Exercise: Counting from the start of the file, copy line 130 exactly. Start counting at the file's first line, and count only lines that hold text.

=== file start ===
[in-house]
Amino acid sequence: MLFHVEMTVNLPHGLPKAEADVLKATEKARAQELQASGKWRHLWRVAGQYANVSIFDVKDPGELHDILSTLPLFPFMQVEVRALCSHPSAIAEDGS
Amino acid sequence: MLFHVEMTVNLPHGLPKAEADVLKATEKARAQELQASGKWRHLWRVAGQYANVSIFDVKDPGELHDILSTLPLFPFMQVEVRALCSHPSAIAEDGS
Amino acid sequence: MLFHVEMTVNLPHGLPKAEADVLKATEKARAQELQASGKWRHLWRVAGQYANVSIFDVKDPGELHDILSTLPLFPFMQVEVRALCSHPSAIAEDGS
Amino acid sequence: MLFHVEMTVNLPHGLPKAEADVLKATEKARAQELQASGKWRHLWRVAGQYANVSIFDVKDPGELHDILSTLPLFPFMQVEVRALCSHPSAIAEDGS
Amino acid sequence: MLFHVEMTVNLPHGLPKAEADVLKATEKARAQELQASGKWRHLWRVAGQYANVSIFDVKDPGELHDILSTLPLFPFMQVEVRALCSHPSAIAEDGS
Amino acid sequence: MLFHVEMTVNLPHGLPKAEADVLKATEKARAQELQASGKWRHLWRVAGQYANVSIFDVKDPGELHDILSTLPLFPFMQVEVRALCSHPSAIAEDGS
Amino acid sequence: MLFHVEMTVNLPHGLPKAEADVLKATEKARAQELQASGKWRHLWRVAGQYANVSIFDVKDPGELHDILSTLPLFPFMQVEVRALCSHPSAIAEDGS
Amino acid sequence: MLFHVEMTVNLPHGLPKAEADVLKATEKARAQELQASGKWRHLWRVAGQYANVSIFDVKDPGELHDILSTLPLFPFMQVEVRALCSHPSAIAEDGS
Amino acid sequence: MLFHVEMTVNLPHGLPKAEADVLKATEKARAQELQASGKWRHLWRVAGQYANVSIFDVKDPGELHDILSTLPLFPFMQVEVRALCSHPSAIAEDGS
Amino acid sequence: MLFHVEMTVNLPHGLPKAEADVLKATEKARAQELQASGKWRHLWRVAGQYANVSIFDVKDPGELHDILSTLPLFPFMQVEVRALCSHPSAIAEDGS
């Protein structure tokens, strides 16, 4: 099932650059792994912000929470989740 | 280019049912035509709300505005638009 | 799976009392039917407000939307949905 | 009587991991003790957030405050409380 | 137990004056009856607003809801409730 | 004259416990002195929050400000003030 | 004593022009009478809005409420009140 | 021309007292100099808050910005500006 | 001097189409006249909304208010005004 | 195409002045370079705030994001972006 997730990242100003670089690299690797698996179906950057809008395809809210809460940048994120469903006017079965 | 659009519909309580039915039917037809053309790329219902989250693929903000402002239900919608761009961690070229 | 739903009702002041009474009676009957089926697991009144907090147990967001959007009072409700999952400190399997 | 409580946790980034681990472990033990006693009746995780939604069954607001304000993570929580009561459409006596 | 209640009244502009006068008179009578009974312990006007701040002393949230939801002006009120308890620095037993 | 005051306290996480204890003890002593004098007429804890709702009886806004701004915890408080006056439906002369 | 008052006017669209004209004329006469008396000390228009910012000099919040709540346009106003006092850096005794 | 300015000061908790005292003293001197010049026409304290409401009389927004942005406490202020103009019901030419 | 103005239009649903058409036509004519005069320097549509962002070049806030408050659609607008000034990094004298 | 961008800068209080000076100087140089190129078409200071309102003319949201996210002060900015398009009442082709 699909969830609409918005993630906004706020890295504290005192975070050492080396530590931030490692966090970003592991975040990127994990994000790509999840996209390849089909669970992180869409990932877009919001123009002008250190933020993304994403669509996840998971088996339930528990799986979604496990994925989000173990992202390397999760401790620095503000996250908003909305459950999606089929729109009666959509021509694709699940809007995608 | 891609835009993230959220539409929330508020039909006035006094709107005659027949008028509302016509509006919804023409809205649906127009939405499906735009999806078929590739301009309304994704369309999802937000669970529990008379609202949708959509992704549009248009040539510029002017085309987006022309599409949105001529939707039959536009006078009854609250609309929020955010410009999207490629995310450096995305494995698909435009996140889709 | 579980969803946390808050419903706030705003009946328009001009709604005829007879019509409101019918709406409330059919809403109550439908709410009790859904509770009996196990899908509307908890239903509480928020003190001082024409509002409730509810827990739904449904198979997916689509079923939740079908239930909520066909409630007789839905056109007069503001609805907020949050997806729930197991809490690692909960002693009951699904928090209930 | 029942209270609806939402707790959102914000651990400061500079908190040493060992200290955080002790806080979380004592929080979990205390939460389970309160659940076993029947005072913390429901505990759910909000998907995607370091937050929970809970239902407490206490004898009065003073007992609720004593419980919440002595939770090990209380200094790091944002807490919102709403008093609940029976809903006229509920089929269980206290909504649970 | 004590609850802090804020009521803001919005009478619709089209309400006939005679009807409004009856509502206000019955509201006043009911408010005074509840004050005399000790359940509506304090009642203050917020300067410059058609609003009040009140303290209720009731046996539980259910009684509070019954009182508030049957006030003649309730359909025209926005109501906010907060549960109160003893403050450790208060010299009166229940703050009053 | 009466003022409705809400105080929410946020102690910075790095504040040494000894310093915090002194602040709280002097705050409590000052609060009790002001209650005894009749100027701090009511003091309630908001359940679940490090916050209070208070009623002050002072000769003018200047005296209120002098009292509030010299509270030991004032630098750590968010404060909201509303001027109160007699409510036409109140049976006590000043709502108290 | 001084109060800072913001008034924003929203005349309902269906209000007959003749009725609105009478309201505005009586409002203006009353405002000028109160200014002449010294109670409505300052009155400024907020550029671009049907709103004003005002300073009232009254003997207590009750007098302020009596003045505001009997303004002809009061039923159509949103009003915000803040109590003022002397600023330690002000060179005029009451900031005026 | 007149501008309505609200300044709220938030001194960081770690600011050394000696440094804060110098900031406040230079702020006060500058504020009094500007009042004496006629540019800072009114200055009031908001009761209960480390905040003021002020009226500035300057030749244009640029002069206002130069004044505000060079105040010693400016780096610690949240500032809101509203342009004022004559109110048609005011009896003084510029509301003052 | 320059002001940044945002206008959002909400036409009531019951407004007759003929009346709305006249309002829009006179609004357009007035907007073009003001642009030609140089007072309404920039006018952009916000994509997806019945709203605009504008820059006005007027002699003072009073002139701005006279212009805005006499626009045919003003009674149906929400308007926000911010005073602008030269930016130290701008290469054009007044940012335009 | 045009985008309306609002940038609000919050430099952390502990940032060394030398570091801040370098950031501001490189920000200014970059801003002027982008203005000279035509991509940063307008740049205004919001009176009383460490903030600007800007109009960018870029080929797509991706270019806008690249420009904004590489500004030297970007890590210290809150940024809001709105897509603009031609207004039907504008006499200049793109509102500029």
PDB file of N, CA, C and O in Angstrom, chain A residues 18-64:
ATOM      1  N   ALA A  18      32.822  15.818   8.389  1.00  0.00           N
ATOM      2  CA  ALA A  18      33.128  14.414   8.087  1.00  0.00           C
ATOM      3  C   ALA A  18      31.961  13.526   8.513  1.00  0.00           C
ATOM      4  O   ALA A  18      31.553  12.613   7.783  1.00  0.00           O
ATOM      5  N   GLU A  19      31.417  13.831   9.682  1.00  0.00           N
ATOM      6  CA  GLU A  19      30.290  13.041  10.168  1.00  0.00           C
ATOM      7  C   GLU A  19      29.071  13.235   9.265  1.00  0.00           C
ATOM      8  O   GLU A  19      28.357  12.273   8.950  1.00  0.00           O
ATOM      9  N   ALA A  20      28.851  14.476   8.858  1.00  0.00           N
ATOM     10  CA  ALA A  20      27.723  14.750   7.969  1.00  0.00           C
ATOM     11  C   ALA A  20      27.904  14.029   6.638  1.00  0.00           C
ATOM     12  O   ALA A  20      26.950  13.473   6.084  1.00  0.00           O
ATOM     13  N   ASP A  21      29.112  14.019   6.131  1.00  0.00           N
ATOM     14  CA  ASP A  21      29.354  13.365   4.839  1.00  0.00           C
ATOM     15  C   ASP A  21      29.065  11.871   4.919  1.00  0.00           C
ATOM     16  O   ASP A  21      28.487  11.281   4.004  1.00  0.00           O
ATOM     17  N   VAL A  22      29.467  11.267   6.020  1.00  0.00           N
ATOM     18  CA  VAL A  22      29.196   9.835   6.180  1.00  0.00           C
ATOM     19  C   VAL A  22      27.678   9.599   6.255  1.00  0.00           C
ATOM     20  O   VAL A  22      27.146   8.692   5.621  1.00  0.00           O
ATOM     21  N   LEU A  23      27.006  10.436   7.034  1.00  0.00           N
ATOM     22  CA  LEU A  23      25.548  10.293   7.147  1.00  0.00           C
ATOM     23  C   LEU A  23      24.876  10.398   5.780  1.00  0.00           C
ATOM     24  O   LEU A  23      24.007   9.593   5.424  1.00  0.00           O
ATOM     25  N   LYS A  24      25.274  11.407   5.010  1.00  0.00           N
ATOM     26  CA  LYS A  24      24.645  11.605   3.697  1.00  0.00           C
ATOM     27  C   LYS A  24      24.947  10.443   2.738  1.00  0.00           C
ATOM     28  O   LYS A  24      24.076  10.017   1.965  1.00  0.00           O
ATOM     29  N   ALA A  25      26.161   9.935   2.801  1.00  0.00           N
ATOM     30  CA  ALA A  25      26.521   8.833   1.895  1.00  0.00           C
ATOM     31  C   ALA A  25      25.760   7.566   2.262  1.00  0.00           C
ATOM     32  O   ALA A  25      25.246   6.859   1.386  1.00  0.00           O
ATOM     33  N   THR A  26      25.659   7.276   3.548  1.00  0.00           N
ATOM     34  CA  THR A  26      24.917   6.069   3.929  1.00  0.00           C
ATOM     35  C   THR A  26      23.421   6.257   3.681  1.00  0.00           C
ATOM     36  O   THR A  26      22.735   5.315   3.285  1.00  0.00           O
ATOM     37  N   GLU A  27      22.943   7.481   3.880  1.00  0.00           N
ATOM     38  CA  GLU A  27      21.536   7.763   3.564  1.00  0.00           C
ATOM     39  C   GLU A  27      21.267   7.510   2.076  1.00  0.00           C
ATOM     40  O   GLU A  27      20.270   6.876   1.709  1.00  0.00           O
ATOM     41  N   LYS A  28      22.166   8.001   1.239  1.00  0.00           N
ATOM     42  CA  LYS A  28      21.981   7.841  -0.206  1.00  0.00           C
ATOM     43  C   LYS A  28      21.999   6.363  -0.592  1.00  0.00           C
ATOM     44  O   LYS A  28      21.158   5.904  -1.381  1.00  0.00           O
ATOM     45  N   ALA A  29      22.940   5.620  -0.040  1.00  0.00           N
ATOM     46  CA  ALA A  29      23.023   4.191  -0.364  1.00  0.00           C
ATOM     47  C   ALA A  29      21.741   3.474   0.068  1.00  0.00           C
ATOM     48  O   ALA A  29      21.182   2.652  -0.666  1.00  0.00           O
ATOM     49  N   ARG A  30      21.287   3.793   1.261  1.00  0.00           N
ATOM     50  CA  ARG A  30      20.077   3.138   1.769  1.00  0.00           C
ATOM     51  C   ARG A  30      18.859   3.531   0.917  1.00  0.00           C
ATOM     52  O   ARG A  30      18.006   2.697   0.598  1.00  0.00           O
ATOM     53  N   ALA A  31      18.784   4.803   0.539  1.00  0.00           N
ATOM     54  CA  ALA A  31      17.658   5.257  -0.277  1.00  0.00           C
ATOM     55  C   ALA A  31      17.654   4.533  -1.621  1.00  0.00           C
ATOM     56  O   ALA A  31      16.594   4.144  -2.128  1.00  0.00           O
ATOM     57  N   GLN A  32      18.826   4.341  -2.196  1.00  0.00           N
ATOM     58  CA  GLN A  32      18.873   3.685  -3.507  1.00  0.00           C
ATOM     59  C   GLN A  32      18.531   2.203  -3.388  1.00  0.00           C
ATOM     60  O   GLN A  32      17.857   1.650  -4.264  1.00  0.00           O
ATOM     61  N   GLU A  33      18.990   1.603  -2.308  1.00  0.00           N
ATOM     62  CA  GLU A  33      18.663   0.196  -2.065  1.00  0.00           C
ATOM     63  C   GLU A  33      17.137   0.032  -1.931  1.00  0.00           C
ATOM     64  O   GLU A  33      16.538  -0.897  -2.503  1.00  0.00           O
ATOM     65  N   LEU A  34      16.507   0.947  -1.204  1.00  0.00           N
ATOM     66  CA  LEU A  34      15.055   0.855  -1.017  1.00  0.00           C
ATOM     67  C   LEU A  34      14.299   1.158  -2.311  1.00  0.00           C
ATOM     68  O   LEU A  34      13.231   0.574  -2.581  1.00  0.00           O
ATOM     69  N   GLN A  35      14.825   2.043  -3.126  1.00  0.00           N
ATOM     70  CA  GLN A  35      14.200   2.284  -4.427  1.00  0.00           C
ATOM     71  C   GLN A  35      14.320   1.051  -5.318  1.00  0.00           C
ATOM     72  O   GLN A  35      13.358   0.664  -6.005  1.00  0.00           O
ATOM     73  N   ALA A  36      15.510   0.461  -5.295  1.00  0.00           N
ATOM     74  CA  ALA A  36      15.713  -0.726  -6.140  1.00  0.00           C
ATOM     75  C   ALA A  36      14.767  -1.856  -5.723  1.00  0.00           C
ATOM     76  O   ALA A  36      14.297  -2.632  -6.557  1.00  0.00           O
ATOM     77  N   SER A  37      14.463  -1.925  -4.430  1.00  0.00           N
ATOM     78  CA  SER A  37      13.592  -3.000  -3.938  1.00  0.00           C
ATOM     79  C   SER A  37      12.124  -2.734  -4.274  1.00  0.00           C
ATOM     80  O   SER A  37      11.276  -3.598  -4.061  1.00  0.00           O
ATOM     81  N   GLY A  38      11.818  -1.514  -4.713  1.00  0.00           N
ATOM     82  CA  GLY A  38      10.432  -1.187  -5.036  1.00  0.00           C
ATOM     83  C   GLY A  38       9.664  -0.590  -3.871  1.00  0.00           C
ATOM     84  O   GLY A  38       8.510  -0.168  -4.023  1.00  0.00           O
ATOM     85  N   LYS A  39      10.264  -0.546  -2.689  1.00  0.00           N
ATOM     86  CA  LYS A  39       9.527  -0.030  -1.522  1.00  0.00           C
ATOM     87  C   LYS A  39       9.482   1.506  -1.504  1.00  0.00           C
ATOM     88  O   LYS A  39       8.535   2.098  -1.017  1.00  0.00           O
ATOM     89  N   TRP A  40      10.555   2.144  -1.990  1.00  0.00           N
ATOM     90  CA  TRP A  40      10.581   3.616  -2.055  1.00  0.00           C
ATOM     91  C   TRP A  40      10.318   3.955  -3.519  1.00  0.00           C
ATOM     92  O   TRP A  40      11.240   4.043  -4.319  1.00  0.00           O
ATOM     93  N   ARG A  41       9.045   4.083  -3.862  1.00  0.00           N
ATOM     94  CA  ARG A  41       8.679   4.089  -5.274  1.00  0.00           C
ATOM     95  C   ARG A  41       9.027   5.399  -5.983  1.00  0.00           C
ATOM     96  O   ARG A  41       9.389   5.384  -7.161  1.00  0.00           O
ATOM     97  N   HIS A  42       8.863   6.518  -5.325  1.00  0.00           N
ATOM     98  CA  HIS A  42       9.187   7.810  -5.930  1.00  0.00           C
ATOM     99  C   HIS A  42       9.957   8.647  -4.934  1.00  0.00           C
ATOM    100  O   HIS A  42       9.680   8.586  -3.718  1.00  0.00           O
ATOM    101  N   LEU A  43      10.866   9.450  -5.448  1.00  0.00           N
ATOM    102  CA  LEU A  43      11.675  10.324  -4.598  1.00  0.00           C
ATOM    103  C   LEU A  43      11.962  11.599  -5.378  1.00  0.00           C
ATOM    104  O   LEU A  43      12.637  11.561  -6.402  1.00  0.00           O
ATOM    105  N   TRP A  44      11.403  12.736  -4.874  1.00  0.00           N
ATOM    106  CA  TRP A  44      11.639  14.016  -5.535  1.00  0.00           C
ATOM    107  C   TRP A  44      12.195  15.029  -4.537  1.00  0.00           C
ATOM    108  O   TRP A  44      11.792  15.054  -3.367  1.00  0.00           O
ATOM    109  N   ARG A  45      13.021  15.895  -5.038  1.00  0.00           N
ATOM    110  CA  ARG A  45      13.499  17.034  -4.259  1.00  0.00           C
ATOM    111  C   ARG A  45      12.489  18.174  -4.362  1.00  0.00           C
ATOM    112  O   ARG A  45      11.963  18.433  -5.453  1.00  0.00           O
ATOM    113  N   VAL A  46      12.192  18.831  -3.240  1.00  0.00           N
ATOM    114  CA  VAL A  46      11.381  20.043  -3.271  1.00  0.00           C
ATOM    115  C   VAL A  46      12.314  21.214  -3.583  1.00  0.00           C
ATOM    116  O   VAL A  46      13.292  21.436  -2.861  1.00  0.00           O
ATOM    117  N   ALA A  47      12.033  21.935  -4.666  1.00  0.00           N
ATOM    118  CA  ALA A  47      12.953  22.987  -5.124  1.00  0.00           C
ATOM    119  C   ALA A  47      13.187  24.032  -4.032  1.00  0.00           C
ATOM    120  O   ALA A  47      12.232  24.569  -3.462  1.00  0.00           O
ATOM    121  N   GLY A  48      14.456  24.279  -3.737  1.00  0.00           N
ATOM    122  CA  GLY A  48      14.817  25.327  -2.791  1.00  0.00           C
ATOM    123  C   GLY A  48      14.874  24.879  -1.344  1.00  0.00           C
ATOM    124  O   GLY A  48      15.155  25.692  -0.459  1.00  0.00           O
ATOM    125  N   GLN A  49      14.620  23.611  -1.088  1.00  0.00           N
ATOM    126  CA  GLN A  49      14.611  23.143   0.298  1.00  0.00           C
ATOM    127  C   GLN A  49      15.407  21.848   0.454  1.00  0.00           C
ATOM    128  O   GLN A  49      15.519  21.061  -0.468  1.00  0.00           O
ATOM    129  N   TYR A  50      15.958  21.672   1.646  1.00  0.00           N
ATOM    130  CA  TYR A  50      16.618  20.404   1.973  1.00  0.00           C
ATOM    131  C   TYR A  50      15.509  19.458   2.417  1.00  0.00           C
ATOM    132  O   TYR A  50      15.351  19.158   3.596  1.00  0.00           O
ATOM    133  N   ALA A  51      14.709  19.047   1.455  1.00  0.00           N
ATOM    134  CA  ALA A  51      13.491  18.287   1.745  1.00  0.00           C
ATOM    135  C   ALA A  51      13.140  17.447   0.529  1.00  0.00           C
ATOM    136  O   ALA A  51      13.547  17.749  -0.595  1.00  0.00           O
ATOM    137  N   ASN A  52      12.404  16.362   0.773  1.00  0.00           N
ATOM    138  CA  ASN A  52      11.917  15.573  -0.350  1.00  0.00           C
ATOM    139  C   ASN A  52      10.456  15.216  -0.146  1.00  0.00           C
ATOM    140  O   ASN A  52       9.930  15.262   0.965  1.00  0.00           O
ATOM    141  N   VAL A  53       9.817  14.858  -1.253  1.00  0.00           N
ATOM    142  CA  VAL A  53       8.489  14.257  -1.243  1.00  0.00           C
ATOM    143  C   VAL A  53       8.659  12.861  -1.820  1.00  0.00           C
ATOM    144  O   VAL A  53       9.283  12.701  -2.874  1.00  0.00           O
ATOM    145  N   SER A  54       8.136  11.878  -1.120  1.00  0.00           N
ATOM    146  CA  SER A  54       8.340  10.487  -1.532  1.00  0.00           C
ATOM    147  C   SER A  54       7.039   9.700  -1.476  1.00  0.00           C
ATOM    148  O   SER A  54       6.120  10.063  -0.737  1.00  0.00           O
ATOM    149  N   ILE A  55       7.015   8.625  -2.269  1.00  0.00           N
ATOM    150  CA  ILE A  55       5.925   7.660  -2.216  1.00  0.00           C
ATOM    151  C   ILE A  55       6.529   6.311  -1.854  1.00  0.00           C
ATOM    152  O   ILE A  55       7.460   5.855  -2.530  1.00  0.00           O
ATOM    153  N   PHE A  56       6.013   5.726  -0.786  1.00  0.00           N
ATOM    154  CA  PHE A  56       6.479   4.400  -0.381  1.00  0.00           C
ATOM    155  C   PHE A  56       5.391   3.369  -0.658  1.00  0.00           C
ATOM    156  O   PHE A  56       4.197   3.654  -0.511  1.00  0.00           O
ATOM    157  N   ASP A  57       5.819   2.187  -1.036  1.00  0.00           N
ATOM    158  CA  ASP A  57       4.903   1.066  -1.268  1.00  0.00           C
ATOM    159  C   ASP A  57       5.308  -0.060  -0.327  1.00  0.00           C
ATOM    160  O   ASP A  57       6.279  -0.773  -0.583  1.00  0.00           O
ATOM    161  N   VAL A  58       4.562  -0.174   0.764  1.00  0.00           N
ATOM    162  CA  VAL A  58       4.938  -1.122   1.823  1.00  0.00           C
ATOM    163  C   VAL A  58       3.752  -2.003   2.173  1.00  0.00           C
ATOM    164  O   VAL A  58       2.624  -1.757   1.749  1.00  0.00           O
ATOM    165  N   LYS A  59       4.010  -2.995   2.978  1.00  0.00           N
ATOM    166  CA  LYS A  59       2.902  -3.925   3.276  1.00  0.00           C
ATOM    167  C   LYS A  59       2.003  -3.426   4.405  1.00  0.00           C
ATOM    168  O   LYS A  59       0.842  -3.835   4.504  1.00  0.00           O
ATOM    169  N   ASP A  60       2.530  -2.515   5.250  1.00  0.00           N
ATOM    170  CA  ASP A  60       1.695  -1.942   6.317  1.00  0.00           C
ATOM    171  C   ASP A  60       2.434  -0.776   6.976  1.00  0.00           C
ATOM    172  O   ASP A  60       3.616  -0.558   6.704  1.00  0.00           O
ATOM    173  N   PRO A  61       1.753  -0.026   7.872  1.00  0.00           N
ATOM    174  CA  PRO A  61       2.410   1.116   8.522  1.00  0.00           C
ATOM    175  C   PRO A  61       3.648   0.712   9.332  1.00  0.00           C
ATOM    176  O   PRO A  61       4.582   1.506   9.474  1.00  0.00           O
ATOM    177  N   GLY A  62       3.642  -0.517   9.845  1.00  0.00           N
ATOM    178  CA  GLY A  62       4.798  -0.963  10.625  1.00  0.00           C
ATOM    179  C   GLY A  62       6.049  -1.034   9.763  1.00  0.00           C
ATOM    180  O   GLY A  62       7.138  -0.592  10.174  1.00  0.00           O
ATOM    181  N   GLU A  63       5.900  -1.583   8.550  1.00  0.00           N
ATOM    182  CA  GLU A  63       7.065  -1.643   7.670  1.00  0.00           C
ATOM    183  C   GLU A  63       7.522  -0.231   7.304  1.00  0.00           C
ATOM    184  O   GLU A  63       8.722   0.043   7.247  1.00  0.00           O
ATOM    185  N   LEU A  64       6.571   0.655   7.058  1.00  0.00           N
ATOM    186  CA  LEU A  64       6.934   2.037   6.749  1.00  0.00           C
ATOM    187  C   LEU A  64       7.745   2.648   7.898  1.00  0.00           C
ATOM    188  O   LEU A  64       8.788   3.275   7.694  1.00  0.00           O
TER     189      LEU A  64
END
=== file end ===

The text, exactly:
ATOM    117  N   ALA A  47      12.033  21.935  -4.666  1.00  0.00           N